Magnesium also helps your body to build stronger bones. The NIH reports that people with higher intakes of magnesium have a higher bone mineral density, which is important in reducing the risk of bone fractures and osteoporosis.   And studies have shown that a proper level of magnesium in the body is important for maintaining healthy bones.  

Constipation Relief

Hemp seeds may provide some relief to those with constipation due to the fiber they provide. Researchers have found that increasing your fiber intake helps to increase stool frequency in patients with constipation.  

Preliminary research has also found that hemp seeds may help with constipation. One animal study found that consuming hemp seed soft capsules helped relieve constipation compared to the control group.   However, more research needs to be conducted to understand the full benefit in humans.

Improved Cognitive Function

Another recent, preliminary animal study was conducted on the potential benefit hemp seeds might have on issues with memory and neuroinflammation. Researchers found that the hemp seed extract prevented the learning and spatial memory damage from inflammation and improved damage from the induced inflammation in the hippocampus.  

More studies need to be conducted to see if this benefit extends to humans.

Allergies

Allergic reactions to Cannabis sativa have been reported, although many studies investigate the part of the plant used for marijuana use (not hemp seeds). There have been reports of sore throat, nasal congestion, rhinitis, pharyngitis, wheezing, and other problems including anaphylactic responses. There have also been reports of hemp workers involved in processing hemp fibers at a textile mill showing a significantly higher prevalence of chronic respiratory symptoms.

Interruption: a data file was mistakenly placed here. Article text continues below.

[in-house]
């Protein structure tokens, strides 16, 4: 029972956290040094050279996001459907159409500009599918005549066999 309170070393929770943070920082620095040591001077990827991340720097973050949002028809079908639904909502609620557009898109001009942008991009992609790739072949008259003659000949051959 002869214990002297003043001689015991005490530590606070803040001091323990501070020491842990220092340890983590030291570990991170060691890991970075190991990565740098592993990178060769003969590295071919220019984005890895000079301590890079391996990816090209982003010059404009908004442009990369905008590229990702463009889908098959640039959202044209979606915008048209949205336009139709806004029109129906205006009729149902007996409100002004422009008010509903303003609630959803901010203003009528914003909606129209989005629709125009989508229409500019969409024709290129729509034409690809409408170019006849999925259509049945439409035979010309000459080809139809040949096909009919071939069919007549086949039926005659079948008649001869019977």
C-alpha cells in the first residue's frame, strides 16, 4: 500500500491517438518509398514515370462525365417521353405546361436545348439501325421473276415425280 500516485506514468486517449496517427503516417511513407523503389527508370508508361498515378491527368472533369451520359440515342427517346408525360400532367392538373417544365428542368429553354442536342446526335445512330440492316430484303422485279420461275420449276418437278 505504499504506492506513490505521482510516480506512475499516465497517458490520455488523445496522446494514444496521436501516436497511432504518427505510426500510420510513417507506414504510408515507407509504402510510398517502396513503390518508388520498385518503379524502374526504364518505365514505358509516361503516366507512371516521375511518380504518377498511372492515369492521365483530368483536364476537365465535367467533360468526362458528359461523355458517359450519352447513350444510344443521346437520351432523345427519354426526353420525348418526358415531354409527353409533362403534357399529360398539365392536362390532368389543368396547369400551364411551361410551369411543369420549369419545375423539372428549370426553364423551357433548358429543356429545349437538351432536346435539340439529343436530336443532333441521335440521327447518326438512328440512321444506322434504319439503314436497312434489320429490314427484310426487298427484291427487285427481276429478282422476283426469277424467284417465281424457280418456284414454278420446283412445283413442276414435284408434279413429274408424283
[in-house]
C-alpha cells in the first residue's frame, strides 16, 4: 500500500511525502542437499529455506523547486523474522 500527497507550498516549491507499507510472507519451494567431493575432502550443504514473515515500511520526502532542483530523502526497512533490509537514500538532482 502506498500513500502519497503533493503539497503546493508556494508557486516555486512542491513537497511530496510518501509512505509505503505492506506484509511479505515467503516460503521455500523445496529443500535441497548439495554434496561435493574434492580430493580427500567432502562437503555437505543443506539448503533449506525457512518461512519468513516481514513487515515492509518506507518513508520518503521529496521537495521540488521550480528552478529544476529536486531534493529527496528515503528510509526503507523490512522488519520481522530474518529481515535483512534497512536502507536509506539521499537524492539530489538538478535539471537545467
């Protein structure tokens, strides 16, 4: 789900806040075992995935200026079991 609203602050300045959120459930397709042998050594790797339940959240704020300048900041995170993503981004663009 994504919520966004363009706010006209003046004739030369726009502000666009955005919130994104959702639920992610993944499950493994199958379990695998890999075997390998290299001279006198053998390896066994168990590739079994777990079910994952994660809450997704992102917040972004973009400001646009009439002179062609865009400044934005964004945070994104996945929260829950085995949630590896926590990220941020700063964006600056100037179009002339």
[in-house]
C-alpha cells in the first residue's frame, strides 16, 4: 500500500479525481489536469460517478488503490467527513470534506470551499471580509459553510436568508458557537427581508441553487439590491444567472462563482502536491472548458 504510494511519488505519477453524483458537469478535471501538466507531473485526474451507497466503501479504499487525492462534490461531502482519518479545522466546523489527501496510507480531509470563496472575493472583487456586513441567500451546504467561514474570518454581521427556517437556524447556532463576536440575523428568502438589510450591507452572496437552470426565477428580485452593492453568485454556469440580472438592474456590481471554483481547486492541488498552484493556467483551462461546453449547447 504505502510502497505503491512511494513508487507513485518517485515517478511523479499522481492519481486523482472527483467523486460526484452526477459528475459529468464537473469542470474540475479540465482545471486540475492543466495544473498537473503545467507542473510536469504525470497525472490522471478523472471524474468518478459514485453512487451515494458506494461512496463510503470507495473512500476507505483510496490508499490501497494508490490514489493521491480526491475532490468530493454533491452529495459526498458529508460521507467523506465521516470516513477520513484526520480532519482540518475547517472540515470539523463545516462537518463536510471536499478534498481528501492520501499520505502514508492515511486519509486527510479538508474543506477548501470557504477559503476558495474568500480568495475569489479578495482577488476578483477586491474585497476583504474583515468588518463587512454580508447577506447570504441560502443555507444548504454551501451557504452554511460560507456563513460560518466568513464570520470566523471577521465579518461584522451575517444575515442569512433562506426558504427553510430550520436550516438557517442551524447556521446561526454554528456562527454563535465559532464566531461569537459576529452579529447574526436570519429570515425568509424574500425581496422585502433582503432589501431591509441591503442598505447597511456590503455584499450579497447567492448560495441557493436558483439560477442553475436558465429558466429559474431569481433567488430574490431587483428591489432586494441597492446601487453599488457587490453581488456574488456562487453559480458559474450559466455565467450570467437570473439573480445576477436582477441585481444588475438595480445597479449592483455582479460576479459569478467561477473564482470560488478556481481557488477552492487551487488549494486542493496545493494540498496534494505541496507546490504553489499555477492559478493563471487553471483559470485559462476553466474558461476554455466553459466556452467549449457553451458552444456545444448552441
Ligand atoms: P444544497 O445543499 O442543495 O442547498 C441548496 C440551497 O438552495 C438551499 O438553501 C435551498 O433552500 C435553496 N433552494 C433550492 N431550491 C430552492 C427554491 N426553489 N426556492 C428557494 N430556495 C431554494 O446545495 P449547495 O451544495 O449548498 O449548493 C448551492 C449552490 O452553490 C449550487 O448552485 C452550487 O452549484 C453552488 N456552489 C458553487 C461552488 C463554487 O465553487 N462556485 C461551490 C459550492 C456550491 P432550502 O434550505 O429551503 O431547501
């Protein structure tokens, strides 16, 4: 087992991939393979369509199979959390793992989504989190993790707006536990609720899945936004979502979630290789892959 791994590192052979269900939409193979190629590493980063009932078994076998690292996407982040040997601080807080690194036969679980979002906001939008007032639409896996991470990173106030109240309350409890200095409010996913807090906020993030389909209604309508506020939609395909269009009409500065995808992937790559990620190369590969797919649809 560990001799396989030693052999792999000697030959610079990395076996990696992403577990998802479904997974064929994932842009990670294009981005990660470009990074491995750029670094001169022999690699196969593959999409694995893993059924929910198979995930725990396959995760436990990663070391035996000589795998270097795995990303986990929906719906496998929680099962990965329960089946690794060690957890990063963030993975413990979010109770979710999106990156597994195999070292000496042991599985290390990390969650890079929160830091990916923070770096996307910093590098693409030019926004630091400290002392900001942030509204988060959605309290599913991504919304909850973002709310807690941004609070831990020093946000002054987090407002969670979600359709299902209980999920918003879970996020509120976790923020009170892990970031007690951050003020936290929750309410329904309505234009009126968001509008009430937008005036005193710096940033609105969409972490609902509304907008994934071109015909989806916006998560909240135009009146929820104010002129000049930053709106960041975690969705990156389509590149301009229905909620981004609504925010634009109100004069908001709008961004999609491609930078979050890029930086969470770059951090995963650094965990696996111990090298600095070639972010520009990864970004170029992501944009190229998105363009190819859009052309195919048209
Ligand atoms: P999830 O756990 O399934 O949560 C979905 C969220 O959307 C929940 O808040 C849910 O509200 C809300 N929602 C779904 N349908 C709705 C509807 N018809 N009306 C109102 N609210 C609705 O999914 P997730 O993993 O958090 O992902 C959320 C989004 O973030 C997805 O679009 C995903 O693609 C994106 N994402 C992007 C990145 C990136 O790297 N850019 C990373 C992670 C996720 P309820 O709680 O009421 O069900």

Recent reports of allergy to hemp seed are lacking. But at least one older study was published indicating that the condition is possible.  

Adverse Effects

When consumed as a food, hemp seed is generally recognized as safe (GRAS) by the FDA. Many people wonder if they will get high from consuming hemp seeds. But that is not likely to happen. While marijuana and hemp seeds are related (they come from the same cannabis plant family), they are very different.

Hemp seeds don’t naturally contain significant levels of tetrahydrocannabinol (THC), the psychoactive component. In fact, food-grade strains of hemp must contain less than 0.3% THC by weight. But studies have noted that they may not be free of this compound entirely.

A study conducted in Canada found variations in THC levels in hemp seed products, with some evaluated brands containing higher amounts than the legal threshold. Researchers suggested that the higher levels may be due to contamination during processing.  

If you are taking certain medications, including estrogen, ACE inhibitors, or antihypertensive drugs, speak to your healthcare providers before consuming hemp seeds.

Hemp seeds are naturally gluten-free but can be subject to cross-contamination if they are processed in a facility that also processes gluten-containing grains. So if you adhere to a gluten-free diet, look for brands that are certified gluten free.

Varieties

The common varieties of hemp hearts are organic and non-organic, but you’ll often find other derivatives of the hemp seed including, protein powder, soft gel capsules, oil, and hemp meal.

Many people wonder how hemp seeds compare to other common seeds like flax and chia. All of these seeds—chia, flax, and hemp—are great sources of plant protein and fiber. They do vary when it comes to their nutritional offerings. Hemp hearts have 10 grams of protein per serving, while chia and flax have only 5 grams per serving.

Additionally, hemp hearts have more omega fatty acids—with 12 grams per serving—than flax and chia seeds with 9 and 7 grams respectively. Hemp seeds are also unique in that they contain something called gamma-linolenic acid (GLA), which is an anti-inflammatory omega fatty acid; flax and chia seeds do not.

When It’s Best

Hemp seeds are available year-round in many natural food stores. But hemp is often harvested in the fall.

Storage and Food Safety